In our ‘modern’ times, however, people are constantly questioning and arguing religion versus science.  Which one offers the real explanation for the existence of the world? Now to me, there is very little contradiction between science and religion–they are one. Both science and the Torah are a means of explaining the truth of existence.  The more we learn things through scientific study (think ‘Big Bang’ and ‘Quantum Theory’), the more we understand about the nature of G-d (can you tell I’m reading Gerald Schroeder’s books?), and the more it seems to (yikes!) match the depiction of G-d as written in the Torah.

But you’d never know it by listening, reading or watching debates on which one, science or religion, is “correct.” This can–coupled with global anti-Semitism towards Jews and Israel, (which according to many can ‘do no right’ in this world)– really confuse one, especially someone who might be searching for the meaning of his existence.  Doubts abound.  Are any of the religions valid? Maybe Judaism is no more valid than any other major religion?

And then, a Jew goes to the kotel and has a “spiritual experience.” Or a Jew goes to a grave of one of our Tzaddikim, prays before the grave, and is greatly moved–by something—what? Or he visits and walks around, say, Emek ha-Elah, where the future King David, as a young boy slew the giant Goliath, and he (the visitor) is in awe, and his soul is stirred.

Or, a secular Jew, who went through life without a strong connection to his Jewishness, unearths a two-thousand-year-old cave while digging out his basement, which he discovers is the burial place of the last Hasmonean king.  Furthermore, the cave has an inscription on the wall in his people’s alt-neu language, the language in which his Torah was written, and which was revived in the twentieth century as a spoken language.

Is that not awesome?  Is that not enough of a spiritual experience to touch one’s neshama?  Is that not enough that it says to that Jew, ‘evidence of your history in your historical homeland  is before your eyes being unearthed and is unfolding, bit by bit, and proving that history true.  Jew: Is it not time to return?–to return to your Jewish roots?’

If that is not enough of an experience for one’s neshama to do teshuva, I don’t know what is.

Orah Friedland Zipper, a former Hebrew/Judaic Studies educator currently living in Colorado has also worked in various incarnations as translator/transliterator, administrative assistant, test evaluator and team trainer, as well as website writer/editor.  She currently teaches Hebrew privately to adults, writes and is an avid blogger.  Her blog, Tikkun Olam, can be found at http://www.lady-light.blogspot.com, where this article was first published.  In addition, she is also the proud mother of five grown children, bracketed by her eldest daughter, a successful new product inventor and entrepreneur, and her youngest daughter, recently discharged from active duty in the IDF as a Commander in the Combat Engineering Corps.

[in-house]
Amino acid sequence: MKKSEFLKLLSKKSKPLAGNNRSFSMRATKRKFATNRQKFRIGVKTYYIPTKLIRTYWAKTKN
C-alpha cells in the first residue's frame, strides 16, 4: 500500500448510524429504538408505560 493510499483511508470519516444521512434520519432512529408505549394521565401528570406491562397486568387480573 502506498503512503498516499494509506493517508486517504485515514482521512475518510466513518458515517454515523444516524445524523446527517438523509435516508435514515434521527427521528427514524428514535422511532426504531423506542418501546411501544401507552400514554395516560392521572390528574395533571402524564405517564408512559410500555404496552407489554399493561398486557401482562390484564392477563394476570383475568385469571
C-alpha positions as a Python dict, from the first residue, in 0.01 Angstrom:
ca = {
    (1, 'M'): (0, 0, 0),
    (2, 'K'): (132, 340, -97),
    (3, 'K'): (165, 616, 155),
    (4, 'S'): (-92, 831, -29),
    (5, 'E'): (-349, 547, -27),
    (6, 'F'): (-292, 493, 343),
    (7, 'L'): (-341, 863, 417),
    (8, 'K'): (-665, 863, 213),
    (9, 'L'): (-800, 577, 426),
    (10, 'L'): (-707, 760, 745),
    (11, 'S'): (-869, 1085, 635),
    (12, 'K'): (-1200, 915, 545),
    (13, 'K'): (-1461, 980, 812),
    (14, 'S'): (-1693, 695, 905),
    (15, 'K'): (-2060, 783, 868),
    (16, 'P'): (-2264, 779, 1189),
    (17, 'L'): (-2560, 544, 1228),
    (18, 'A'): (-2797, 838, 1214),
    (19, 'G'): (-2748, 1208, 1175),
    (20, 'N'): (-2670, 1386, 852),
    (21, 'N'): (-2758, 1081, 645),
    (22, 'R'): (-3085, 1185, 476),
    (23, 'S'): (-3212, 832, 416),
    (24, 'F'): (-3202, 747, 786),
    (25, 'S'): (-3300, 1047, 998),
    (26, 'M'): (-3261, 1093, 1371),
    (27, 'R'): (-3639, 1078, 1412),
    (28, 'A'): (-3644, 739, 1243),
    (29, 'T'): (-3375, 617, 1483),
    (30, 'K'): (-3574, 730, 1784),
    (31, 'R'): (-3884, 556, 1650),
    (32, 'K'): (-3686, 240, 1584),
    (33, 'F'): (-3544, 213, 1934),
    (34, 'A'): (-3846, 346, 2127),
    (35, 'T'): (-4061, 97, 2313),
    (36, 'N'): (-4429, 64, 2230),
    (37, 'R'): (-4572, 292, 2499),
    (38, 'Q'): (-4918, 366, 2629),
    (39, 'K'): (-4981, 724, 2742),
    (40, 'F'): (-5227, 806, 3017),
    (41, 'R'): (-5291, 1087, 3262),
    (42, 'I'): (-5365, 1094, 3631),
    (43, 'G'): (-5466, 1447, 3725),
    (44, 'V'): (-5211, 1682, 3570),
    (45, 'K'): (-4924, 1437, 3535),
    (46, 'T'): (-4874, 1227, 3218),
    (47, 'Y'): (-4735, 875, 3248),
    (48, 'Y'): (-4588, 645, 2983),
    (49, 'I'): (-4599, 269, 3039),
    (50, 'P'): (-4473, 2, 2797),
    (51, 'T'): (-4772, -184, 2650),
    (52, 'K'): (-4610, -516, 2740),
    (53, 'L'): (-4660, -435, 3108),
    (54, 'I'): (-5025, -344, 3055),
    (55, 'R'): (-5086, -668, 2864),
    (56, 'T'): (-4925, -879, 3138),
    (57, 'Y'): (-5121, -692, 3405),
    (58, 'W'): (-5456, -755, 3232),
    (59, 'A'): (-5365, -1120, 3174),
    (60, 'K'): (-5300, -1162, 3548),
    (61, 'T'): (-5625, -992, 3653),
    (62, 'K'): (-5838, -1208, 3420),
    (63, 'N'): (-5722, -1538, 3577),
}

Three of her children live in Israel , and she has six grandchildren.  She sings soprano, too!

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On Teshuvah

by Louis E. Newman (Northfield, MN)

All of us at one time or another have had the experience of losing our way. Sometimes, perhaps when we’re traveling in a foreign place, we become completely disoriented. At first we think we know which way to head, but when we set out in that direction we discover that our own sense of direction has failed us. When we realize that we don’t have the foggiest idea where we are or how to get to our destination, we are thoroughly lost. Such moments can arouse profound feelings of helplessness and even despair.

Being morally lost likewise involves a sense of despair. We have fallen into the same patterns of hurtful or self-destructive behavior so often we feel that we’re beyond the point of being able to change. We don’t know which direction to turn in order to find our way back to a life of honor and integrity. And before long we may come to believe that, for us at least, there is no way back. I have known many addicts who have lived for years with such feelings of helplessness.

Ultimately, though, the point of all these metaphors of movement is that the same steps that led us into the ditch of transgression can lead us back to the high road of ethical living. Teshuvah—returning—is the name Judaism gives to this process of retrieving our sense of direction. Repentance is the ultimate form of return. After turning our gaze away from God and straying from the straight path, we can still find our way back. And it is as simple as taking just one step in a new direction. For turning in a new direction, by as little as one degree, will lead us over time to a wholly different destination.

Louis Newman has been thinking, teaching, and writing about Jewish ideas for over 30 years.  One of the country’s leading scholars of Jewish ethics, he is the John M. and Elizabeth W. Musser Professor of Religious Studies and the Humphrey Doermann Professor of Liberal Learning at Carleton College in Northfield, Minnesota. His most recent book is Repentance: The Meaning and Practice of Teshuvah (Jewish Lights 2010).

This excerpt is from Repentance: The Meaning and Practice of Teshuvah @ 2010 by Louis Newman (Woodstock, VT: Jewish Lights Publishing). Permission granted by Jewish Lights Publishing, P.O. Box 237, Woodstock, VT 05091. www.jewishlights.com.

To read more about Dr. Newman and his work, visit http://www.jewishlights.com/page/product/978-1-58023-426-9